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Technology Planning for Nonprofits: Getting Started

By: Tierney Smith

March 3, 2011

This article is Part 1 in our series on Technology Planning for nonprofits.

Why should I care about technology planning?

You have a mission. You work hard to make a difference for something you believe in. You also work hard to get others to believe in your work and support you.

The reason you should care about technology is because it can work with you in supporting your mission – and getting others to support you. Is it going to magically fix all your problems overnight? No. But there's a lot it can do – from helping your organization to work more effectively to helping you engage donors and funders. Technology is not something you can assign to an IT team/consultant/volunteer to deal with and forget about. Everyone in an organization has a role to play, including the ED, board, IT support and every staff and volunteer who experiences the benefits – or pain – of using your technology on a daily basis.

The Basics

If the very thought of one more thing to think about, factor in, pay for or potentially go wrong is making you want to run fast in the other direction, don't worry, you are not alone. You don't need to do everything at once. What you can do is start off right where you are right now and get your organization to a stable place. There are a few things you want to think about here:

Understand where you are

The first step to making change is understanding where you are right now. One way to do this quickly is to use our Technology Self-Assessment to help you think about different types of software you have and areas that may be gaps. The areas covered in the assessment are not a prescription for every organization since many choices will depend on your size and mission. For example, larger organizations are more likely to have their own server(s), and an organization doing advocacy work will be more likely to have tools for online advocacy. That being said, many things are common across the board so if you are at a "Chaotic" level in of the sections it's worth thinking about why that is.

Security – in other words: How much time would we lose if one of our systems got infected?

Every computer and server in your organization (which includes computers used to work offsite) should be protected against viruses and spyware. This means having one or more security programs that update their virus/spyware definitions automatically and scan your computer automatically on a regular basis. For more information on security options, see this article.

Backup – in other words: What would happen to our organization if some or all of our data was suddenly gone?

There should be at least one other copy of all your important data, and it should be in a different location from the original and accessible for when you need it. When thinking about what you consider “important,” think about how much work it would be to recreate it if it was gone. Your best bet is to back up all files (worry less about your operating system and programs since you can reinstall them). It's not worth being stingy – no one wants to think this will happen to them but you always need to be prepared. For more information on backups at small to medium nonprofits, see this article.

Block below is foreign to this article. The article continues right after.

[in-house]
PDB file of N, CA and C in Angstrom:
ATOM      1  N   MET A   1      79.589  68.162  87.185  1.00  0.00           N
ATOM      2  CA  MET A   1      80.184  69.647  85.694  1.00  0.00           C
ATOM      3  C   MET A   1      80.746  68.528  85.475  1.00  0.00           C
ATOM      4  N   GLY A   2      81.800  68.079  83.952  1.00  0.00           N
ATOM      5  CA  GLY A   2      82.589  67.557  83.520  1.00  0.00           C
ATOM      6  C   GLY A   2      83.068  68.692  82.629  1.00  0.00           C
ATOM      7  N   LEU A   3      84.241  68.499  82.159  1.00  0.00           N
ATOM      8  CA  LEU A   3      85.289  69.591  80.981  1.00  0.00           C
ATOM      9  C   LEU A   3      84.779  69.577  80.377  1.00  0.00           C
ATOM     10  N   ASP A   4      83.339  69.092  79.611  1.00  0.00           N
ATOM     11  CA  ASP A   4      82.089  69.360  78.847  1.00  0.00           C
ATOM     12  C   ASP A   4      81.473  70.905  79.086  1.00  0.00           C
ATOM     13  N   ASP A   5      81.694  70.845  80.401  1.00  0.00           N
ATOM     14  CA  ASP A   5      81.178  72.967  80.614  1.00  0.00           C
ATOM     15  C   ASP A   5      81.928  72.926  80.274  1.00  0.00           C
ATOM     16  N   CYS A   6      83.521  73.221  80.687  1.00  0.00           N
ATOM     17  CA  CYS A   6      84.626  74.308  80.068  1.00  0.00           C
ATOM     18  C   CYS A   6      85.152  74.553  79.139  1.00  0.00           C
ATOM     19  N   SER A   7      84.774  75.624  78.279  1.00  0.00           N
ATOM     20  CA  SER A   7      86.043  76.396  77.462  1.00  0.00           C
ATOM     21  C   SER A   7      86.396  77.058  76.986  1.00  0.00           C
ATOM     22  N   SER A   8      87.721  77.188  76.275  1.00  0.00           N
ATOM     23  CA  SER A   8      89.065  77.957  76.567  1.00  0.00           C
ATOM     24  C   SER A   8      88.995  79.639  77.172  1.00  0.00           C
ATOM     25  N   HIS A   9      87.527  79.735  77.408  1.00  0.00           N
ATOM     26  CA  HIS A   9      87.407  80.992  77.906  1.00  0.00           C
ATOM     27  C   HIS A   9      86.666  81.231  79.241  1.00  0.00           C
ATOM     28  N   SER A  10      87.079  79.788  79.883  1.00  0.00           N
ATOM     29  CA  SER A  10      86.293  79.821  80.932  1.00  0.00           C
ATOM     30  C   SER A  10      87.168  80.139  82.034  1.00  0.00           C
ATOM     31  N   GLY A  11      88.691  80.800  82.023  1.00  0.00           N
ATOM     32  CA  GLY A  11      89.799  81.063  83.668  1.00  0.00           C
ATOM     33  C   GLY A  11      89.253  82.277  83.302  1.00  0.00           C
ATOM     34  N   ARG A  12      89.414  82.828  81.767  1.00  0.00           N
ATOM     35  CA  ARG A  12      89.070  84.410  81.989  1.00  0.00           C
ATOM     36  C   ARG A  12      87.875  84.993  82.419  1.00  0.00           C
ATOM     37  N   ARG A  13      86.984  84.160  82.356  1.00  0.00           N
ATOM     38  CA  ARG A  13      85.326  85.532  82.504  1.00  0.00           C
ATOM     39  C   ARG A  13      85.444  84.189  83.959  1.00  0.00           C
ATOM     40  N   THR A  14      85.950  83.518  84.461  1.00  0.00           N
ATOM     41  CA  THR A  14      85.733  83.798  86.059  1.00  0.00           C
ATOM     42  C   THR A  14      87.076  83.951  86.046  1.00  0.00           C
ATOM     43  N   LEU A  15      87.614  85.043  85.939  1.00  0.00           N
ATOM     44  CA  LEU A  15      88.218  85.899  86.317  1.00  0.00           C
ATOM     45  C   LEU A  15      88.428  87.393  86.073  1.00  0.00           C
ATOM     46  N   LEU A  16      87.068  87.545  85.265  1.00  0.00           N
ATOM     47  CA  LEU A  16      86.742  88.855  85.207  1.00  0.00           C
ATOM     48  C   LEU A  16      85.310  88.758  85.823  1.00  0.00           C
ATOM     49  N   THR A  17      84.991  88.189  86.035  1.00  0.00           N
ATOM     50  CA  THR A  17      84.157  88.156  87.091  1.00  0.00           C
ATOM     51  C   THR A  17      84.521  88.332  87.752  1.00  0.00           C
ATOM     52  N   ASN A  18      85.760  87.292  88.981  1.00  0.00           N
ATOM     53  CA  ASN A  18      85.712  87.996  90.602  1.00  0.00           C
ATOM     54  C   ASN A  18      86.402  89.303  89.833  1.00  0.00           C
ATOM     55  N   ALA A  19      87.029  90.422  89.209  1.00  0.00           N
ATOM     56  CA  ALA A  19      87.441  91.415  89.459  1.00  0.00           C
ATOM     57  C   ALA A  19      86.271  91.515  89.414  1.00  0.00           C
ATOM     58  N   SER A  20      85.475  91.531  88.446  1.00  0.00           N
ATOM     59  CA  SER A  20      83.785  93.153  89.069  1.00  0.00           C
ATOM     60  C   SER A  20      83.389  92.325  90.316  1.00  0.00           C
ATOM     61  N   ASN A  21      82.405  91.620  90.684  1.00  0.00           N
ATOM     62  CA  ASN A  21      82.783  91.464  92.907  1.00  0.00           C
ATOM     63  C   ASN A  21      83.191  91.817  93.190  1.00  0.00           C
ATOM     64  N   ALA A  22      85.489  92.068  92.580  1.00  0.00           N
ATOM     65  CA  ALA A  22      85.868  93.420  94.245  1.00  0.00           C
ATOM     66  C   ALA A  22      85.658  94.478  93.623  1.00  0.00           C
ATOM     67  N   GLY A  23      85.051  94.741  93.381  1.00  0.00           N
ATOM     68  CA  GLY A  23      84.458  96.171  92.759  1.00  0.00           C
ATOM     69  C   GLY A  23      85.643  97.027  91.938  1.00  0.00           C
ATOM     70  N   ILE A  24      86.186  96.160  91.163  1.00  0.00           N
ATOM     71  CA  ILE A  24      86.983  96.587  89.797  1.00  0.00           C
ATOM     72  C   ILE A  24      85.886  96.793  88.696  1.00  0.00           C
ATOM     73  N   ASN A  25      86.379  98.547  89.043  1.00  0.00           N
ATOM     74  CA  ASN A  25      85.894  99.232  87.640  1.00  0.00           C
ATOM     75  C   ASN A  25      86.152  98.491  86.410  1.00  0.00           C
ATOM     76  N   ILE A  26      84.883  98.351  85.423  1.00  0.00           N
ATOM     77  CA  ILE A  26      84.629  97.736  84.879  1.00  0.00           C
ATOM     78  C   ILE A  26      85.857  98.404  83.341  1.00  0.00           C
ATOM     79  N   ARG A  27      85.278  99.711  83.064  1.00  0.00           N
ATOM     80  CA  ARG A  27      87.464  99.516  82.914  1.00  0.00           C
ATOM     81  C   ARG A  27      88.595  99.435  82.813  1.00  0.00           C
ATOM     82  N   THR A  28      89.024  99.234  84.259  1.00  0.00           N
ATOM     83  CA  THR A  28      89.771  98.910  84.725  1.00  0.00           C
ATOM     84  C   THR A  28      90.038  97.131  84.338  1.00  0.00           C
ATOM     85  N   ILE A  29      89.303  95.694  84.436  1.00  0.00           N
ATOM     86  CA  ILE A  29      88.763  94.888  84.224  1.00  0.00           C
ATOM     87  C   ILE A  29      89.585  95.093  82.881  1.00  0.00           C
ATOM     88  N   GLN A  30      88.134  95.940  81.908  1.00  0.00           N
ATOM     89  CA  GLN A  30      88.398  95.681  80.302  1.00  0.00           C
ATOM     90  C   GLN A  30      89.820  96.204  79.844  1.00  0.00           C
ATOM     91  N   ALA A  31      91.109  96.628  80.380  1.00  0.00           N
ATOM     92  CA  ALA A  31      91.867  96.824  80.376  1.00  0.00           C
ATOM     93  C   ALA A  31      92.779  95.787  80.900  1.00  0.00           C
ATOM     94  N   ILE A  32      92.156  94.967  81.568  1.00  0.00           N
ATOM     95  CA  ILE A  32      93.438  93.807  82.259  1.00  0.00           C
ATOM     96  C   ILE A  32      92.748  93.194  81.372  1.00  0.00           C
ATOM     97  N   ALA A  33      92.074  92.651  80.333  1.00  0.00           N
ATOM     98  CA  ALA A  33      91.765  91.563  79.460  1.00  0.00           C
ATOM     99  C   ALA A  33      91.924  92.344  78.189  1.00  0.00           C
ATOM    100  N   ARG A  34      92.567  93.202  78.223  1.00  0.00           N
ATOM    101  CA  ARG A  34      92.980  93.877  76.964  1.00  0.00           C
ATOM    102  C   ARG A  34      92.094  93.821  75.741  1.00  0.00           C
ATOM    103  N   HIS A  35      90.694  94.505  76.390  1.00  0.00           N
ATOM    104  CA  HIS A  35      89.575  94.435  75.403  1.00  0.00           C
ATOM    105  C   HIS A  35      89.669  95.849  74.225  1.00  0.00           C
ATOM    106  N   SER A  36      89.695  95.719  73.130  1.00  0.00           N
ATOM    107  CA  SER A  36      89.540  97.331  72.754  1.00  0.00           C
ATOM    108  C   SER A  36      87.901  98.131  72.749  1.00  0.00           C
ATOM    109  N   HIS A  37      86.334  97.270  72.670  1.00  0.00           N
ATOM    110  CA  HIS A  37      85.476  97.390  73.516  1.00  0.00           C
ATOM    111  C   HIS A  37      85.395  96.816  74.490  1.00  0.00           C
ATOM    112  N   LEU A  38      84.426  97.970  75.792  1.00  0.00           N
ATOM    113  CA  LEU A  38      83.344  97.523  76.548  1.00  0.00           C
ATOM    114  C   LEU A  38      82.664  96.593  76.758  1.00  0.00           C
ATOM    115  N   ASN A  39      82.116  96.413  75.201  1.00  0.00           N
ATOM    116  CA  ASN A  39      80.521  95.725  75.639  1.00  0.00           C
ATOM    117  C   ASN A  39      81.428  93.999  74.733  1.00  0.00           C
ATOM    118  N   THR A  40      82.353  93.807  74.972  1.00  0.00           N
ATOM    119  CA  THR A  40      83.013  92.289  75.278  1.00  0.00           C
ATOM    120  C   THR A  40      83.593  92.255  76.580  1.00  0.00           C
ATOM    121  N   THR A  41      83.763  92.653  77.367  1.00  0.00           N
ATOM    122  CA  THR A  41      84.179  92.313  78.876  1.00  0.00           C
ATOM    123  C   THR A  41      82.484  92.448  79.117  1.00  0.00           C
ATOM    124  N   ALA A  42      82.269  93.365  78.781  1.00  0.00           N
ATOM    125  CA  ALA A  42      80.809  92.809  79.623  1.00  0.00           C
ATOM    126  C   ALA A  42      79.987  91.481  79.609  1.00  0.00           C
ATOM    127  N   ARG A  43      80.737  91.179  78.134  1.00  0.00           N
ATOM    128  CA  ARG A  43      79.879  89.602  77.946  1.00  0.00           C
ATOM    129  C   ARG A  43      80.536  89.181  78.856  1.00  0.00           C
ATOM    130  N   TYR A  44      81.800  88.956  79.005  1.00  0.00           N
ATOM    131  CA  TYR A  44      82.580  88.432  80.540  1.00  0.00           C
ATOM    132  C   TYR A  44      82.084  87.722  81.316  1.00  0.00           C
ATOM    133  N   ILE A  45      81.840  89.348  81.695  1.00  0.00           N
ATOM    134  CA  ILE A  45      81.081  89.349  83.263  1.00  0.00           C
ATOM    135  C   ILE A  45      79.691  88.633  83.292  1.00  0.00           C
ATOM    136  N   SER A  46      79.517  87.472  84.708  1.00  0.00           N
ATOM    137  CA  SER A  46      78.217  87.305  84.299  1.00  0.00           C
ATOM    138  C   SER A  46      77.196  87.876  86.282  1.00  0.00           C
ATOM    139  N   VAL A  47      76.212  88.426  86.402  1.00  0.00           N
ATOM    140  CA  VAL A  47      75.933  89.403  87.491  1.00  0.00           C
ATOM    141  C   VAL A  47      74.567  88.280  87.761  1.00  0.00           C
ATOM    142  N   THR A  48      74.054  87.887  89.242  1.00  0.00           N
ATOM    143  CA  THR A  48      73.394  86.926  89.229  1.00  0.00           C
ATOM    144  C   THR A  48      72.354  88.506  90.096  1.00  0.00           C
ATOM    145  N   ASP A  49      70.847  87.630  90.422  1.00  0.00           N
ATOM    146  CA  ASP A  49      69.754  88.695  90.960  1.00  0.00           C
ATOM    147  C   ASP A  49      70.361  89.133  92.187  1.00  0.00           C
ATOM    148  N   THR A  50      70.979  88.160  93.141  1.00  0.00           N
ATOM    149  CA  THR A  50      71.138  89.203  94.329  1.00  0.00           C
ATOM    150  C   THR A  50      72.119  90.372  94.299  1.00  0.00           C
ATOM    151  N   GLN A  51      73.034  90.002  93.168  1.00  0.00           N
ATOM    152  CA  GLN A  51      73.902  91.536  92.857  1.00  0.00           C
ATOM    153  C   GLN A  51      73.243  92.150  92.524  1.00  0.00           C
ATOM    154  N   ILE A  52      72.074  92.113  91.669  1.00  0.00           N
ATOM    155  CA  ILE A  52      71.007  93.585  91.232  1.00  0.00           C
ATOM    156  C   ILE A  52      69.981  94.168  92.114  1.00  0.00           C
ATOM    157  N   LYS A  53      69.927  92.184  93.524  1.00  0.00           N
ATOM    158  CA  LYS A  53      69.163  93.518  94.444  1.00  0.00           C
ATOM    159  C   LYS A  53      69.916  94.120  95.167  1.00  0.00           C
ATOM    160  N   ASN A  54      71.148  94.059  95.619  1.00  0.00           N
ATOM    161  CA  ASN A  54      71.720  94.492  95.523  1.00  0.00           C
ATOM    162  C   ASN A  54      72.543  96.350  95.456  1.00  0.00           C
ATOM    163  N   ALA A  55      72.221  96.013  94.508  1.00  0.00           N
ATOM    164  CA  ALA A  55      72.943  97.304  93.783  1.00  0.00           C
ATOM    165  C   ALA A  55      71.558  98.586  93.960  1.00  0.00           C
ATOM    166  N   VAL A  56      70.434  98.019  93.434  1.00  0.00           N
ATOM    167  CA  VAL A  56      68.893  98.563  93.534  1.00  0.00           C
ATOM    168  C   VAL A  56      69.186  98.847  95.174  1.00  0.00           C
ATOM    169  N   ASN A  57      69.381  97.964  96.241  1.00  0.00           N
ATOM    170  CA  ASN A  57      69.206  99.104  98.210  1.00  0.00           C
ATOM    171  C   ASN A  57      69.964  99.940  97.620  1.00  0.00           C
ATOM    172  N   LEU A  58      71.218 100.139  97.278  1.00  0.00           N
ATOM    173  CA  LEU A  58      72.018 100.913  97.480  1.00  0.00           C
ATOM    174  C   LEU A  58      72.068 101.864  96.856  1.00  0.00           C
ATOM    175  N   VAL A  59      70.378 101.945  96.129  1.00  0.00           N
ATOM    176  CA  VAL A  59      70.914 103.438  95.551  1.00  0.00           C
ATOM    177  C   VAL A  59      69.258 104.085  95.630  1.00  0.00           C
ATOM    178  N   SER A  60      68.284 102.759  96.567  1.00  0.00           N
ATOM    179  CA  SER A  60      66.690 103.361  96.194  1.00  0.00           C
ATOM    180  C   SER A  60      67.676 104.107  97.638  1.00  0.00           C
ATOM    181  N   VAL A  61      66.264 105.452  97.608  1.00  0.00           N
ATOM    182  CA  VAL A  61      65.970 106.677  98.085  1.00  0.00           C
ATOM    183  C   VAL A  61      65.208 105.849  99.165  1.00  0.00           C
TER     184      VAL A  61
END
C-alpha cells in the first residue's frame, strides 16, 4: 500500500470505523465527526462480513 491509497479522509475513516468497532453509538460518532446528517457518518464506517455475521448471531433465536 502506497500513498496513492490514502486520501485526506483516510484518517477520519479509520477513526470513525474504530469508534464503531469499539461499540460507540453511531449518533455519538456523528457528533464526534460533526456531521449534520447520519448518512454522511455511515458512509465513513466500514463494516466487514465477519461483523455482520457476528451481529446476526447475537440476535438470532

Update your Software

Having the latest version of your software might seem like a luxury you can't afford – but neither can you afford to run software that is completely outdated. If your software version is no longer supported (i.e. the company who made it is no longer providing patches and updates) then you are putting yourself at risk of security problems as well as possible compatibility issues. Another reason to upgrade is that new versions of software will have new features that can help you in your work, though be aware that this may introduce a learning curve. In short, you don't have to be cutting edge, but you do need to invest in upgrading on a regular basis.

Quick Wins

Once you have the basics covered, it's also worth spending some time thinking about the technology problems that are specific to your organization and what you can do about them. This isn't the time to do a major overhaul of your systems, but maybe there is something relatively simple you can do to address problems in the short term. Is it possible to change the way a system is configured? Will upgrading to a more recent version solve the problem? Is there a tool out there that will fill in a gap in your toolset? Would it help if your staff were trained (or retrained) in how to use your software? Would tweaking or rethinking a process address the issue? Taking some time to get feedback from your staff, do a bit of research and talk to your IT resources may help save time and reduce frustration on a daily basis.

In Part 2 of Technology Planning for nonprofits we will discuss how technology strategy can be integrated with your mission.